CG: It was all fairly easy. I think the most difficult chapter was my mother. She is a very difficult woman to describe. She was a typical housewife on the outside but more rebellious than anyone I have ever met on the inside. She would help me in any way if I asked her, but if I didn’t ask for help she just minded her own business. She is a woman of contradictions and I needed to be able to describe her as a real person. She was complicated—yet the piece had to hold together as a portrait.
AL: I have to admit that your mother was the only character in the memoir that I never really figured out. Did you mean for her to come across as somewhat enigmatic?
CG: I never understood her either so I decided not to pretend. As she said [to me], “I really loved you but I didn’t like the ‘job’ of motherhood.” She said she never quite got it. I thought she was great and had no idea there was a distance. I only experienced others like Mrs. Schmidt as smothering. I think I was a difficult child—very hyperactive and stubborn and type A. She was forty when I was born and basically said to me that disciplining me wasn’t working so best that I learn from my own mistakes. In terms of enigma I never knew why she was so different from other mothers of the 1950s—other than there was no feminist movement and she didn’t like the job description. She wanted to look “normal,” so she was between a rock and a hard place.
AL: You had an epiphany while at the track meet in Harlem that mirrored something a friend of mine has often said — that he blames his parents for making him believe all things are possible, when in fact they really aren’t: we all have our limitations. Good parents have to instill in their children that confidence to strive to be the best they can (that all things are possible?), and yet, if they do, life for the child can be a series of excruciatingly humbling experiences. As a psychologist, and as the grown-up Cathy, what is your take on this delicate balance in parenting?
CG: I have never figured that out myself. I think my parents did as well as they could. Perhaps they could have tried to prepare me for failure but that only would have made me nervous ahead of time. In retrospect it would have been helpful if my Dad had said something to the effect that hard work is all you can do and the rest is out of your control. “Control what you can and give up what you can’t control” is a good motto. Instilling the work ethic is an important thing but not at the expense of reality. However I was never one to listen to others—probably why I had school problems—I had to be hit on the head with a two-by-four before I learned any life lesson.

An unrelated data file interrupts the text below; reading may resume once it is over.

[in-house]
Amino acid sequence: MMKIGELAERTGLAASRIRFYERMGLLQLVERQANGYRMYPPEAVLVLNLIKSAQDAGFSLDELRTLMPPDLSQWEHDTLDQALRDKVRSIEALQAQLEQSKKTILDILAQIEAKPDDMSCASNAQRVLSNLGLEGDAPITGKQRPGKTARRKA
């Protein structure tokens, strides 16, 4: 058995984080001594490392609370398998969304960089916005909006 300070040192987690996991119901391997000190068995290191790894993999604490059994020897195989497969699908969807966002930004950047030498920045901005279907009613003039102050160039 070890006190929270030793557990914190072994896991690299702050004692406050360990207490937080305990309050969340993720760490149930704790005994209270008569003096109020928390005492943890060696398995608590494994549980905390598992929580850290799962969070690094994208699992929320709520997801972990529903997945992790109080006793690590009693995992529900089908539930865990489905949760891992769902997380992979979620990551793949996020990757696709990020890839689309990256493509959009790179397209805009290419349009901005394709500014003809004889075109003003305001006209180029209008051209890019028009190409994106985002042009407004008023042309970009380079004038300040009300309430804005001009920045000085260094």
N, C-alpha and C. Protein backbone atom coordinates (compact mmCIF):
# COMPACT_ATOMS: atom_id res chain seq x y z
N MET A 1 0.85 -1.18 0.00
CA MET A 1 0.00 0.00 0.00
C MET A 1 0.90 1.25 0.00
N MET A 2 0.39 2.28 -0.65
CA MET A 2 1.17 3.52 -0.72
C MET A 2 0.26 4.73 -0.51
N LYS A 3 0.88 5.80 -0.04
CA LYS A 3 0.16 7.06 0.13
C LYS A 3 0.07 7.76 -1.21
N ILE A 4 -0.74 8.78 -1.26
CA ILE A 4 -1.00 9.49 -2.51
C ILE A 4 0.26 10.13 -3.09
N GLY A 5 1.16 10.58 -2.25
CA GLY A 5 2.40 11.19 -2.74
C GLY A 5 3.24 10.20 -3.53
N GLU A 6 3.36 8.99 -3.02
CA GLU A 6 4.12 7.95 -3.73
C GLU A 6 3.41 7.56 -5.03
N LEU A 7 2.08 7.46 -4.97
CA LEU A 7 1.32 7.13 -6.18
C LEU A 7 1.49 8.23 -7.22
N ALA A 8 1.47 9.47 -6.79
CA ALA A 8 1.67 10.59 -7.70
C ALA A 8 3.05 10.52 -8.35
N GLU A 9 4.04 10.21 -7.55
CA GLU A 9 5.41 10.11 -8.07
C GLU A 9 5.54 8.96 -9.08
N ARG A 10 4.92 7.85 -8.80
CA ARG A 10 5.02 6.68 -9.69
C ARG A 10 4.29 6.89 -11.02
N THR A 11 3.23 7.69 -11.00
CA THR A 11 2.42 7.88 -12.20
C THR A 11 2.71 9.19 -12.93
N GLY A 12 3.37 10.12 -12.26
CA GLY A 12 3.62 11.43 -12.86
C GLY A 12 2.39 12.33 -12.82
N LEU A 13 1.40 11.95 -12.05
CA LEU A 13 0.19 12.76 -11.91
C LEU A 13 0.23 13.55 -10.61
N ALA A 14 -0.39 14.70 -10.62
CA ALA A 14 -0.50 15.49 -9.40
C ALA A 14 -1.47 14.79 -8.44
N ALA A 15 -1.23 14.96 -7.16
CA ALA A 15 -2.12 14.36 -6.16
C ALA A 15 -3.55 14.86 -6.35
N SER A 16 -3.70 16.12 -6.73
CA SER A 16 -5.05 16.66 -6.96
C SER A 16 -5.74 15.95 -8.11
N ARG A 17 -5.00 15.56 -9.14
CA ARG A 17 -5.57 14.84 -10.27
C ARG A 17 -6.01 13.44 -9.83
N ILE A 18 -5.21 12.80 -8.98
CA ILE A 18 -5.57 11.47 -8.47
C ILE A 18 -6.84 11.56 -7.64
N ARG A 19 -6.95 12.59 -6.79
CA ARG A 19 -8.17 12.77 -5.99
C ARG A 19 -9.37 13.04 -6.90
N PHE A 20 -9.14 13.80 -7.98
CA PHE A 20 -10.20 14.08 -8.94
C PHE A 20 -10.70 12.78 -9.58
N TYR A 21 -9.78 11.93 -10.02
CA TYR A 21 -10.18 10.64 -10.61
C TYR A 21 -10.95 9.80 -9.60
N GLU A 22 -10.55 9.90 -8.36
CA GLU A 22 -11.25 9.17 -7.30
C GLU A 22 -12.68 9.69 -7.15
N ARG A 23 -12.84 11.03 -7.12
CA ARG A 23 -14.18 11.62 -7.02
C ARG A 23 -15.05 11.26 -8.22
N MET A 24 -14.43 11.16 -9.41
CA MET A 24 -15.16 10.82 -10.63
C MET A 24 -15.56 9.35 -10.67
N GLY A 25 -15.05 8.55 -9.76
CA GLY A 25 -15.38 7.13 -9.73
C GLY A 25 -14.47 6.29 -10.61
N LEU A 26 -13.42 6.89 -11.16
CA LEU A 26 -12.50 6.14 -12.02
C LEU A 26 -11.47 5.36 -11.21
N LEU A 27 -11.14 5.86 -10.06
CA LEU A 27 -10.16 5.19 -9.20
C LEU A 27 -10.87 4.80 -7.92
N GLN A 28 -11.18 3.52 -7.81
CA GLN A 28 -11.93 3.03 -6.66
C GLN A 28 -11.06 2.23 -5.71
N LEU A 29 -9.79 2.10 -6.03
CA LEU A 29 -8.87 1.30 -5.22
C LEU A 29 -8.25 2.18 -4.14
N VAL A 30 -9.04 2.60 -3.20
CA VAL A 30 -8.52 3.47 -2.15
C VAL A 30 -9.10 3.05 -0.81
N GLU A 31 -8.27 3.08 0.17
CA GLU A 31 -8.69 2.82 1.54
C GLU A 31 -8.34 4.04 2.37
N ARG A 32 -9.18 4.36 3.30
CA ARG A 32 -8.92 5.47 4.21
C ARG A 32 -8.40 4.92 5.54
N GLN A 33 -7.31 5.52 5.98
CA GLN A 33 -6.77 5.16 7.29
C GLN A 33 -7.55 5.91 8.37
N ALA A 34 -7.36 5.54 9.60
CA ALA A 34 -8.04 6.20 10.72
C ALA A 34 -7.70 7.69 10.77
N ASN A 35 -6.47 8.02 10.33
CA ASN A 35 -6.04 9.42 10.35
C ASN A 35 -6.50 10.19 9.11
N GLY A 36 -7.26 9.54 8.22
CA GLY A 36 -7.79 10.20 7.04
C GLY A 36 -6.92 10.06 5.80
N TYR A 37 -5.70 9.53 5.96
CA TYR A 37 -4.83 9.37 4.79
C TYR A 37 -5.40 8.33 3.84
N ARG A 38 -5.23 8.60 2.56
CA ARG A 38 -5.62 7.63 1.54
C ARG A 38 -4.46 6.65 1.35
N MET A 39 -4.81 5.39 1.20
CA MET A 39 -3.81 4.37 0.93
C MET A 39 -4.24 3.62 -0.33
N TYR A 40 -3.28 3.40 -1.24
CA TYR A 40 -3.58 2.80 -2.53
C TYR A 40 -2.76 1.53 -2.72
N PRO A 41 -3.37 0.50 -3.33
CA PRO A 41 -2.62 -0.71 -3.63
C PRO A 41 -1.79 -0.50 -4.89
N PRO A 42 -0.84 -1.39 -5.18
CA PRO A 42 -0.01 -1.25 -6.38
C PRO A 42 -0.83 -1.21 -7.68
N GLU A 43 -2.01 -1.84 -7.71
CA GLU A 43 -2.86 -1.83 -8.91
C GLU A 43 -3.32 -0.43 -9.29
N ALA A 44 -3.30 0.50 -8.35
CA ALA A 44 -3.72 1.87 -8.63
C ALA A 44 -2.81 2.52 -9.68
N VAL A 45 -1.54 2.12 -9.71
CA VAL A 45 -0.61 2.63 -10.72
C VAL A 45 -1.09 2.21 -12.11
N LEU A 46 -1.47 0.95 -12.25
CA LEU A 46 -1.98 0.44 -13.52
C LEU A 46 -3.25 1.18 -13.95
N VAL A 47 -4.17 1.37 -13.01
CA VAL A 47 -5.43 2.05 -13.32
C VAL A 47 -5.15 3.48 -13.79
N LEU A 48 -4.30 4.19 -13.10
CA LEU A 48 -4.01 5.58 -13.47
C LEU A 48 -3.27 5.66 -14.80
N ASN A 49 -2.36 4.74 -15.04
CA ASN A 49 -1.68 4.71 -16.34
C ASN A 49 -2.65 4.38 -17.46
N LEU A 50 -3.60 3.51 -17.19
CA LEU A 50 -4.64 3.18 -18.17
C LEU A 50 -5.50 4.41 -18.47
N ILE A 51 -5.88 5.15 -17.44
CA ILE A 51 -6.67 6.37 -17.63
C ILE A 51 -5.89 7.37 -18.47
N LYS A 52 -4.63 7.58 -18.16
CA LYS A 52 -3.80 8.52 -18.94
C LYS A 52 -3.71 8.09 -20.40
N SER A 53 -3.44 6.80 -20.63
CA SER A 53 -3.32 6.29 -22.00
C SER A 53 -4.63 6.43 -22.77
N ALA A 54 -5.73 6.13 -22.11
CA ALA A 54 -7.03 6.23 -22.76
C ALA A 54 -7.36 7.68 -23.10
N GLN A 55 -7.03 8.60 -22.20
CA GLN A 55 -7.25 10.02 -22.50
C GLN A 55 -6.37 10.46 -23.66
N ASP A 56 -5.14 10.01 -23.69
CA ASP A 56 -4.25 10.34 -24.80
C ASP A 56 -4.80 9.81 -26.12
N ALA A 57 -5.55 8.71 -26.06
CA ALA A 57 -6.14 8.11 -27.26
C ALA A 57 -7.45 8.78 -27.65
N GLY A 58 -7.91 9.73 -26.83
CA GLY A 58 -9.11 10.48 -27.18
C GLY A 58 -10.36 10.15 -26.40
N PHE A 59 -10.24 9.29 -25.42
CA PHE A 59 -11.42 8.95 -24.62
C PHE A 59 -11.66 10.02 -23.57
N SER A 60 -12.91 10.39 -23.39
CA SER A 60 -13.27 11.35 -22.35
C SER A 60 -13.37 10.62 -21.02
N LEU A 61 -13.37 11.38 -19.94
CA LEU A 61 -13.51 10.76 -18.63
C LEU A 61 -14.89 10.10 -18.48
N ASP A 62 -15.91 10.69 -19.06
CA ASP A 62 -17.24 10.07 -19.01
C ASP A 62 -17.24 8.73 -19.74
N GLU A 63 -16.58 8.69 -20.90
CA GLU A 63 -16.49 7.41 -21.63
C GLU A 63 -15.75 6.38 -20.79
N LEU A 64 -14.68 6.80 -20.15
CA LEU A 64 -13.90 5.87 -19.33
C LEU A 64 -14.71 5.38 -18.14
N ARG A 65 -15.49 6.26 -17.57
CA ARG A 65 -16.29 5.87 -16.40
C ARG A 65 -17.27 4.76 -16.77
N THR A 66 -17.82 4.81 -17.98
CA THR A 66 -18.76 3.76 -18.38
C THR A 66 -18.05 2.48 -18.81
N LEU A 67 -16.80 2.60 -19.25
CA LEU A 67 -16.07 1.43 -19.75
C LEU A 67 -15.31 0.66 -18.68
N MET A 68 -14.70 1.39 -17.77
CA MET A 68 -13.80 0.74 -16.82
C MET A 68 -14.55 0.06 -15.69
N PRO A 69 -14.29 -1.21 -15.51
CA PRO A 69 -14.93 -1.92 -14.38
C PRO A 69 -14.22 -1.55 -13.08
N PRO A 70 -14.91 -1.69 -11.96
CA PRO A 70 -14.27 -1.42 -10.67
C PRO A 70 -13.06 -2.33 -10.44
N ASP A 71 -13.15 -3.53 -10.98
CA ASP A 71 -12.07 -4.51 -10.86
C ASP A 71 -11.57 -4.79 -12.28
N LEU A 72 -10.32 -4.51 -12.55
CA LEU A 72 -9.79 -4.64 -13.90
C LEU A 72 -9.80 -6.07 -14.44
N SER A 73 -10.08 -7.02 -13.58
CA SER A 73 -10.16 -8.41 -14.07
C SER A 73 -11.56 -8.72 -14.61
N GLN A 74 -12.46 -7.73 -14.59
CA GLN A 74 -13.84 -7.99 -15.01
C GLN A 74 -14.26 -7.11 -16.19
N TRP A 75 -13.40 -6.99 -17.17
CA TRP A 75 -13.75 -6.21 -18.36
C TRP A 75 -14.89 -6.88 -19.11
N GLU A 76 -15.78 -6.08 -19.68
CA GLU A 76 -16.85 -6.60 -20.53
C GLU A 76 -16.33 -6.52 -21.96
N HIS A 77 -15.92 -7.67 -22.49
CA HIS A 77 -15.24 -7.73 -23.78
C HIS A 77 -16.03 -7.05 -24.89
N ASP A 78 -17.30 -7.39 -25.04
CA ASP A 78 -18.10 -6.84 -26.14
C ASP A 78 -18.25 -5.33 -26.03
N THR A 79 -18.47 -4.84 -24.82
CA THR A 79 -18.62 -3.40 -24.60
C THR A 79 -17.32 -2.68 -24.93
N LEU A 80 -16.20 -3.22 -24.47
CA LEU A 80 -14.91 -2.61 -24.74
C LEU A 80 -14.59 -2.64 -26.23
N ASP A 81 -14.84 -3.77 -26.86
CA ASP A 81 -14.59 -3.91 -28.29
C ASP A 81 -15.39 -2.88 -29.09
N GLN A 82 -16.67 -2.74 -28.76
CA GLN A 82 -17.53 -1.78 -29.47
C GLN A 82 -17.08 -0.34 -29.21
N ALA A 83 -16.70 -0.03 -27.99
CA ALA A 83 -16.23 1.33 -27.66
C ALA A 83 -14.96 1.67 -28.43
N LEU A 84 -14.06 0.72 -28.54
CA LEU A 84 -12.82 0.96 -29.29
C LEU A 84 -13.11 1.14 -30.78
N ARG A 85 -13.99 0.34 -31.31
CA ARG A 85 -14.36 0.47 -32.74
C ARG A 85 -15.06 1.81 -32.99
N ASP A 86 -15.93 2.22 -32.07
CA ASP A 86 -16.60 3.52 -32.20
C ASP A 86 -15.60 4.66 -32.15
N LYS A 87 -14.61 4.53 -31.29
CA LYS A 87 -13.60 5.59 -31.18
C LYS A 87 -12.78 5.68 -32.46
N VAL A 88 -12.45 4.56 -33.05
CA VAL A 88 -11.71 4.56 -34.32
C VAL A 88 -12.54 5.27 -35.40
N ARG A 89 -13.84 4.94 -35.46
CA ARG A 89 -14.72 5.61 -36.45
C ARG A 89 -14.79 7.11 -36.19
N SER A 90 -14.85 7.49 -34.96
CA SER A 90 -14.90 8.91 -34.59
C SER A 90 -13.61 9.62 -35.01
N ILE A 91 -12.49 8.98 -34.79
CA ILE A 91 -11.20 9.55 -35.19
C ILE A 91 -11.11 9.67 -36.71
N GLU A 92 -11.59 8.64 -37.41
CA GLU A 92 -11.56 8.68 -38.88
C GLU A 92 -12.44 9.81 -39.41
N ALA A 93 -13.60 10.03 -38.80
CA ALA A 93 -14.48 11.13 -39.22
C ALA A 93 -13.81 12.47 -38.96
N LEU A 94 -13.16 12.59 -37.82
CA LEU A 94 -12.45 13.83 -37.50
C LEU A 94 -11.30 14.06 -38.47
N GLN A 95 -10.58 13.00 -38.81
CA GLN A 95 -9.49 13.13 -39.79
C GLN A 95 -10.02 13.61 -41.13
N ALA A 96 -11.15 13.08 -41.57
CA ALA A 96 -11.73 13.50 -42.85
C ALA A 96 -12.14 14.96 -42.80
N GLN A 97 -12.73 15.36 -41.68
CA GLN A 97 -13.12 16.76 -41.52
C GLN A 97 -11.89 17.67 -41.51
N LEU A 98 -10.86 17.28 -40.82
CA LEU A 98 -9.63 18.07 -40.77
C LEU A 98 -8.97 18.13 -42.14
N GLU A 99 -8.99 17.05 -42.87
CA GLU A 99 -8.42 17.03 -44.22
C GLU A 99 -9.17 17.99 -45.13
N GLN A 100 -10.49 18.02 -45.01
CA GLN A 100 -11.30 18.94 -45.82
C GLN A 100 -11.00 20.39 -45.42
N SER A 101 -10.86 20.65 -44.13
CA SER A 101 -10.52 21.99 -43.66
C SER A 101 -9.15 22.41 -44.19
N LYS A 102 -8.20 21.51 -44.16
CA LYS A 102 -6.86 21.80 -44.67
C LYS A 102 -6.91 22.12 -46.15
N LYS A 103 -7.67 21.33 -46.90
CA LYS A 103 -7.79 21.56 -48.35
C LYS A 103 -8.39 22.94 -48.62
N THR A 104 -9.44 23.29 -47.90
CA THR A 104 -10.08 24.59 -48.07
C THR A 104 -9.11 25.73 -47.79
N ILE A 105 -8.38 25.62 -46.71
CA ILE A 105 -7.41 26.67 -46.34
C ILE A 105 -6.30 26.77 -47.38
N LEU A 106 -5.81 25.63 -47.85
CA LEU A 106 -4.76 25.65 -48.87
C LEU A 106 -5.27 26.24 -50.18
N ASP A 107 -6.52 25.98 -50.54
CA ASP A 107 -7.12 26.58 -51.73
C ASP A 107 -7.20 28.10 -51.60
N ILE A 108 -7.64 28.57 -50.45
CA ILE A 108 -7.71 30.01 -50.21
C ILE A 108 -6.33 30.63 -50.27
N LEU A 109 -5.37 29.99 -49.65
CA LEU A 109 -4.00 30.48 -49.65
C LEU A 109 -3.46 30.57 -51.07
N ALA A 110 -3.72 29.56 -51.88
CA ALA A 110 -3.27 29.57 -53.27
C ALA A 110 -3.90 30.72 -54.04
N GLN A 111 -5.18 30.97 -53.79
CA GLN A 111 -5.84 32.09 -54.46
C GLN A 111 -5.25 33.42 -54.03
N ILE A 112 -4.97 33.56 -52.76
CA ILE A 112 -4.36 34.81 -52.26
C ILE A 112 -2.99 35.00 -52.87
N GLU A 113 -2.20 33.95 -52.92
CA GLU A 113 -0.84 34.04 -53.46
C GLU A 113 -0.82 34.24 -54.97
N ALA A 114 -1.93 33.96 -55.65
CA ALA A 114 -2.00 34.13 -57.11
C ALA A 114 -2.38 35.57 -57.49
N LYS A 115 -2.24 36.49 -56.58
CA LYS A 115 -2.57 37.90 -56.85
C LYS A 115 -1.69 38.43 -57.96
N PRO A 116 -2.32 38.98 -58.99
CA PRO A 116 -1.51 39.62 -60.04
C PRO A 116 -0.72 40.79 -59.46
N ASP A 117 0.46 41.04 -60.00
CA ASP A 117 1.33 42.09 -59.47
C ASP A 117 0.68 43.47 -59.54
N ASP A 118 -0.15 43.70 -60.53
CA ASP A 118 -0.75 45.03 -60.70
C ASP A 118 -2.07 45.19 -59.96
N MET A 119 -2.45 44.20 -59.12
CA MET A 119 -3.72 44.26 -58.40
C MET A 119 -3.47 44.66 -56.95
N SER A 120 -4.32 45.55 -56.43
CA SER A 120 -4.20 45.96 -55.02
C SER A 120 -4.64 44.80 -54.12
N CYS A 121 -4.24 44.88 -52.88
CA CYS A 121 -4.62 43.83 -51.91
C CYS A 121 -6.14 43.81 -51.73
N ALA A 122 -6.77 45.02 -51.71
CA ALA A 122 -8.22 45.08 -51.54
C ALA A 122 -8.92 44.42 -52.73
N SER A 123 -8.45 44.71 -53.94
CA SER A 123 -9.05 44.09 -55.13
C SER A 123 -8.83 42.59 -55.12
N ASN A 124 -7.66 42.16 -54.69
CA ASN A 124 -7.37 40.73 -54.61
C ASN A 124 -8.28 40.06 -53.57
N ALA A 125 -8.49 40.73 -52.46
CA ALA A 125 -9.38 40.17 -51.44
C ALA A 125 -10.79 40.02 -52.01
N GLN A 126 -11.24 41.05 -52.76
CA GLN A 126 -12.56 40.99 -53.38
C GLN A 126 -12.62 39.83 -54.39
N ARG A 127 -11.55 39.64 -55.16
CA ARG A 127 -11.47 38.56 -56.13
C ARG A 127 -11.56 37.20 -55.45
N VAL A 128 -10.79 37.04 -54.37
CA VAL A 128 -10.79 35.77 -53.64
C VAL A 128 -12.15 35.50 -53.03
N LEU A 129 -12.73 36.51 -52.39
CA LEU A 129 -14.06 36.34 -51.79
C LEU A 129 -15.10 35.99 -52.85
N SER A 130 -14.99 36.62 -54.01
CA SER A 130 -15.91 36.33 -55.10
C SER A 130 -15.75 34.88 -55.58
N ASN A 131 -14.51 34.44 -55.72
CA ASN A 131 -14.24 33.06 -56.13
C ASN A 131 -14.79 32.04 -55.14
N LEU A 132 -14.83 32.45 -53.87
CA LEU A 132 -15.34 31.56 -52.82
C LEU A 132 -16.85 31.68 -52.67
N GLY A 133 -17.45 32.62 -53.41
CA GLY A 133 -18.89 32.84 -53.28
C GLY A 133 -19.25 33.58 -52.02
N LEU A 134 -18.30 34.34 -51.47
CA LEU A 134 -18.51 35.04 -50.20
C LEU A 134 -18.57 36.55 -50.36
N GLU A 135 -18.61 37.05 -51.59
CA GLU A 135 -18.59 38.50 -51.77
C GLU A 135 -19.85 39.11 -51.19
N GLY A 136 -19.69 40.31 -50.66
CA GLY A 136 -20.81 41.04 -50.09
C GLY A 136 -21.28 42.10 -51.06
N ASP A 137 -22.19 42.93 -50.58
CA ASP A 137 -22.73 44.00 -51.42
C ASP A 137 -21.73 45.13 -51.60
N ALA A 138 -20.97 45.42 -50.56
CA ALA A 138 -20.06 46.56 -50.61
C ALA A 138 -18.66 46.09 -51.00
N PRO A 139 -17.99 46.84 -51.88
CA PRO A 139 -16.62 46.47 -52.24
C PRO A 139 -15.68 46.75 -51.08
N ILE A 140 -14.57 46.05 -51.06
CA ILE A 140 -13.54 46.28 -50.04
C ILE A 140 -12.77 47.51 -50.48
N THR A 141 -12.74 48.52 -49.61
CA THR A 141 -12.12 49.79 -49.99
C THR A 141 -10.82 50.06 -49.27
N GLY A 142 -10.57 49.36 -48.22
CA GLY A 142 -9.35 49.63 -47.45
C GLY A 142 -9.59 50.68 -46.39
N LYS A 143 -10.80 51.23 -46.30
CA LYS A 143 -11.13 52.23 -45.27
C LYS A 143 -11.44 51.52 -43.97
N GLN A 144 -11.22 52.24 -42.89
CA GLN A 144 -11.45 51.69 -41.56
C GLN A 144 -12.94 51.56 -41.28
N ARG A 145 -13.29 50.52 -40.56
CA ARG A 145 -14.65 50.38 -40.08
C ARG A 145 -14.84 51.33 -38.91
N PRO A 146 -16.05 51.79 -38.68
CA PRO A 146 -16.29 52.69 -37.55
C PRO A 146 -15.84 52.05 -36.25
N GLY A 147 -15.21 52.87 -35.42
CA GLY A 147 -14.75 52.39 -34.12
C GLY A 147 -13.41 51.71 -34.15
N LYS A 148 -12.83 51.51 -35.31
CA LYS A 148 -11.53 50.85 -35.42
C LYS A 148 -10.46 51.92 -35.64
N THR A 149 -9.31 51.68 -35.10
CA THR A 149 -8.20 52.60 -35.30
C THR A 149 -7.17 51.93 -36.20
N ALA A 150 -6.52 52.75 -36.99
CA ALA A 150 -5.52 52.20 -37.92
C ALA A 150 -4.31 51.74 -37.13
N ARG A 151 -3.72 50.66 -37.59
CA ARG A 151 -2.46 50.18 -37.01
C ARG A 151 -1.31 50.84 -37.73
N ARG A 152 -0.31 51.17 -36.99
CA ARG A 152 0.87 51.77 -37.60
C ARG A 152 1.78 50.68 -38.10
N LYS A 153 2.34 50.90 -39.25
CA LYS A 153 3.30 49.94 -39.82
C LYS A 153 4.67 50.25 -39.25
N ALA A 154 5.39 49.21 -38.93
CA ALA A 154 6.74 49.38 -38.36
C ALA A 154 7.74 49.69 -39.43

AL: In the last chapter, you make it clear that you are more naive than your fellow classmates in a certain sphere (I’m being vague here as I don’t want to spoil the ending for readers). I was surprised at this, as you’d always come across as fairly adult and street-smart for your age—even in preschool! Why do you think you were naive in specific ways?
CG: I am now writing my sequel and the same thing happens again, believe it or not. I think I, like my parents, have put a great store on the rational, and the emotional and/or romantic have eluded me. I never had brothers or sisters to tell me the goings-on of the opposite sex and also I was working [at my father’s pharmacy] when kids talked about these things. Roy was certainly interested in women so you think I might have cottoned on. Maybe Mother Agnes’s teachings on the evil of commingling got to me more than I realized. It is sort of embarrassing to admit, but I have never been particularly interested or astute in the sphere of male-female relations and never enjoyed the subterfuge that went into flirting and other romantic endeavours. That is explored in my novel, Seduction.
AL: Your ending was powerful, coming on the heels of the whole “too close to the falls” scene and building up the reader’s curiosity about what was going on that night. With that ending, were you following that showbiz adage “Always leave your audience wanting more”? Or did that closing just feel “right” to you?
CG: It was a childhood memoir and I believe coming of age is when you realize what really happens in an adult world, when you are able to see through the childhood cover-up stories. I had hit that moment, so my childhood was over. It was the end of my childhood illusions—so the book had to be over.
AL: The ending does leave questions unanswered, such as whether the experience jaded you, or helped you to grow, or both. Did your disappointment cause you to dismiss the things that were recommended to you, or did you take the advice offered?
CG: I took all the advice that Father Rodwick offered me and it was the best thing I ever did. Did I feel duped? Yes, I did, and it was a long time before I would believe a man again.
AL: Does your next memoir pick up where the first left off?
CG: Yes, I am writing one now about my life from 15 to 25.
AL: What did the process of writing the memoir mean to you personally?
CG: I grew up a lot while writing that book, and it also helped me mourn. My parents and most people in the 1950s were the type that said “life goes on” and “there is no crying over spilt milk.” I waited day after day for Roy to come back but he never did. In the memoir I had a chance to chronicle Roy and to chronicle what he meant to me. I re-experienced his loss and, although it was sad, I got to express it for the first time and that was good for me.
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Copyright 2004 Allyson Latta.